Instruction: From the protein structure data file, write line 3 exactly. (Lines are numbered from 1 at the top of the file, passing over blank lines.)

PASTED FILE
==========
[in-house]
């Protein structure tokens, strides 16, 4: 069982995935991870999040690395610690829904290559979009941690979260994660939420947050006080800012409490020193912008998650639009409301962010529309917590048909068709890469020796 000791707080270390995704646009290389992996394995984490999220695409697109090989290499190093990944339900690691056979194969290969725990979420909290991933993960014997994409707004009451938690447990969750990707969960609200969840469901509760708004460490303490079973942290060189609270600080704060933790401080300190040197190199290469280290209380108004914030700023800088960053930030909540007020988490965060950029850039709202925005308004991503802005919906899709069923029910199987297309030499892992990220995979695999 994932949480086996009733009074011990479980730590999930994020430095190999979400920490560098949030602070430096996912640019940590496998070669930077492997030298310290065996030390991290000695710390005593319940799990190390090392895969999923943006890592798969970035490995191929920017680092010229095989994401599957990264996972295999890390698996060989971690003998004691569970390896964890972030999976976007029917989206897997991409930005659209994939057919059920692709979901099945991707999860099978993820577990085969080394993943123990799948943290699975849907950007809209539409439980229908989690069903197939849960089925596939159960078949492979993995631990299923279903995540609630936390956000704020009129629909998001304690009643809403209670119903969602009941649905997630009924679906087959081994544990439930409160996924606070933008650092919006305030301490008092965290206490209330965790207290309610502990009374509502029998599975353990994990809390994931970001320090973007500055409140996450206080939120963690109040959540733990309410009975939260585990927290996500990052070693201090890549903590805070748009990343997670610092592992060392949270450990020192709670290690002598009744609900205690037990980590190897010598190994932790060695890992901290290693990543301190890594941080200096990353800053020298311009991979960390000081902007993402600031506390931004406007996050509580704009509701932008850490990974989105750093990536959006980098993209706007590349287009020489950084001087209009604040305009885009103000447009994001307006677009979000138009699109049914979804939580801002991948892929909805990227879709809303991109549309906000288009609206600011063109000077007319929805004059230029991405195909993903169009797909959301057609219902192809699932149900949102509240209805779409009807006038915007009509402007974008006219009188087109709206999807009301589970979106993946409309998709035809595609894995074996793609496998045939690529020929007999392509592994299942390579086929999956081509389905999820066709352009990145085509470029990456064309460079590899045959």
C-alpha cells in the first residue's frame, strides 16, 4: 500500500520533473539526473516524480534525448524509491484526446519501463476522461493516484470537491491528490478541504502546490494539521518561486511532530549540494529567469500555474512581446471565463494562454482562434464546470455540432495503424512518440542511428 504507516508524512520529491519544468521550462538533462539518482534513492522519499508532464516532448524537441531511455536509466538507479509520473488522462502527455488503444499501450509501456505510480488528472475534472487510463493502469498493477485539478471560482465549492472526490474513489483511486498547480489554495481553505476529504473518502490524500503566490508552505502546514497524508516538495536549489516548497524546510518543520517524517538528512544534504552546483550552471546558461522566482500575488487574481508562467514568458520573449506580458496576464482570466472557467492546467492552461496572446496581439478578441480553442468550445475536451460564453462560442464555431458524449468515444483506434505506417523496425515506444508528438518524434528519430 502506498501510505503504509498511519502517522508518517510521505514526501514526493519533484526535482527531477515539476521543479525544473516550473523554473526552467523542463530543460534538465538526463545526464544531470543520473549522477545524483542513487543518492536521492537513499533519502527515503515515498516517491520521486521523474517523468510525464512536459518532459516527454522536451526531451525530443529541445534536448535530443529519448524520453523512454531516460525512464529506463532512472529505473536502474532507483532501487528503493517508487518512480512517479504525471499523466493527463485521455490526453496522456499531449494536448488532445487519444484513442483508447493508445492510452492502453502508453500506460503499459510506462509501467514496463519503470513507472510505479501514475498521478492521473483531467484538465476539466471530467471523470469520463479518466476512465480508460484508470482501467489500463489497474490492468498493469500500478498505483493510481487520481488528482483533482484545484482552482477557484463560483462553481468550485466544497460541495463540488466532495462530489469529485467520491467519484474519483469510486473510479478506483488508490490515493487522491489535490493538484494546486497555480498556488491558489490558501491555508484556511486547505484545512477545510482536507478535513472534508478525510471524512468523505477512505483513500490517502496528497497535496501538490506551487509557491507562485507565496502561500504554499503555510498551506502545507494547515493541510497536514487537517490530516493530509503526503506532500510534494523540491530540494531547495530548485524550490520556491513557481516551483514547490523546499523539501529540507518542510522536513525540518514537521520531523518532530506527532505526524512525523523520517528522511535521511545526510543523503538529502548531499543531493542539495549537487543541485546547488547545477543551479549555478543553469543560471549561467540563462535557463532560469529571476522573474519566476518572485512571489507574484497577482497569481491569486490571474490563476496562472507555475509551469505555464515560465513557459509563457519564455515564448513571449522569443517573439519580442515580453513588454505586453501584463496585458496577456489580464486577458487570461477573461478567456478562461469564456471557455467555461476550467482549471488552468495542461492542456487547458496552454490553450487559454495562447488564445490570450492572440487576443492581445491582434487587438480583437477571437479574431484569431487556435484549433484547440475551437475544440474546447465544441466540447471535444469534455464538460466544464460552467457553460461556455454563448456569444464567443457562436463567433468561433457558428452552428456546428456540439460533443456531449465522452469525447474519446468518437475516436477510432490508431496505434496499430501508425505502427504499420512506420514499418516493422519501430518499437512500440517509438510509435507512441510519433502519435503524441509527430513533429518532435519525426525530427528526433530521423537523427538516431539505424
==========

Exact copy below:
C-alpha cells in the first residue's frame, strides 16, 4: 500500500520533473539526473516524480534525448524509491484526446519501463476522461493516484470537491491528490478541504502546490494539521518561486511532530549540494529567469500555474512581446471565463494562454482562434464546470455540432495503424512518440542511428 504507516508524512520529491519544468521550462538533462539518482534513492522519499508532464516532448524537441531511455536509466538507479509520473488522462502527455488503444499501450509501456505510480488528472475534472487510463493502469498493477485539478471560482465549492472526490474513489483511486498547480489554495481553505476529504473518502490524500503566490508552505502546514497524508516538495536549489516548497524546510518543520517524517538528512544534504552546483550552471546558461522566482500575488487574481508562467514568458520573449506580458496576464482570466472557467492546467492552461496572446496581439478578441480553442468550445475536451460564453462560442464555431458524449468515444483506434505506417523496425515506444508528438518524434528519430 502506498501510505503504509498511519502517522508518517510521505514526501514526493519533484526535482527531477515539476521543479525544473516550473523554473526552467523542463530543460534538465538526463545526464544531470543520473549522477545524483542513487543518492536521492537513499533519502527515503515515498516517491520521486521523474517523468510525464512536459518532459516527454522536451526531451525530443529541445534536448535530443529519448524520453523512454531516460525512464529506463532512472529505473536502474532507483532501487528503493517508487518512480512517479504525471499523466493527463485521455490526453496522456499531449494536448488532445487519444484513442483508447493508445492510452492502453502508453500506460503499459510506462509501467514496463519503470513507472510505479501514475498521478492521473483531467484538465476539466471530467471523470469520463479518466476512465480508460484508470482501467489500463489497474490492468498493469500500478498505483493510481487520481488528482483533482484545484482552482477557484463560483462553481468550485466544497460541495463540488466532495462530489469529485467520491467519484474519483469510486473510479478506483488508490490515493487522491489535490493538484494546486497555480498556488491558489490558501491555508484556511486547505484545512477545510482536507478535513472534508478525510471524512468523505477512505483513500490517502496528497497535496501538490506551487509557491507562485507565496502561500504554499503555510498551506502545507494547515493541510497536514487537517490530516493530509503526503506532500510534494523540491530540494531547495530548485524550490520556491513557481516551483514547490523546499523539501529540507518542510522536513525540518514537521520531523518532530506527532505526524512525523523520517528522511535521511545526510543523503538529502548531499543531493542539495549537487543541485546547488547545477543551479549555478543553469543560471549561467540563462535557463532560469529571476522573474519566476518572485512571489507574484497577482497569481491569486490571474490563476496562472507555475509551469505555464515560465513557459509563457519564455515564448513571449522569443517573439519580442515580453513588454505586453501584463496585458496577456489580464486577458487570461477573461478567456478562461469564456471557455467555461476550467482549471488552468495542461492542456487547458496552454490553450487559454495562447488564445490570450492572440487576443492581445491582434487587438480583437477571437479574431484569431487556435484549433484547440475551437475544440474546447465544441466540447471535444469534455464538460466544464460552467457553460461556455454563448456569444464567443457562436463567433468561433457558428452552428456546428456540439460533443456531449465522452469525447474519446468518437475516436477510432490508431496505434496499430501508425505502427504499420512506420514499418516493422519501430518499437512500440517509438510509435507512441510519433502519435503524441509527430513533429518532435519525426525530427528526433530521423537523427538516431539505424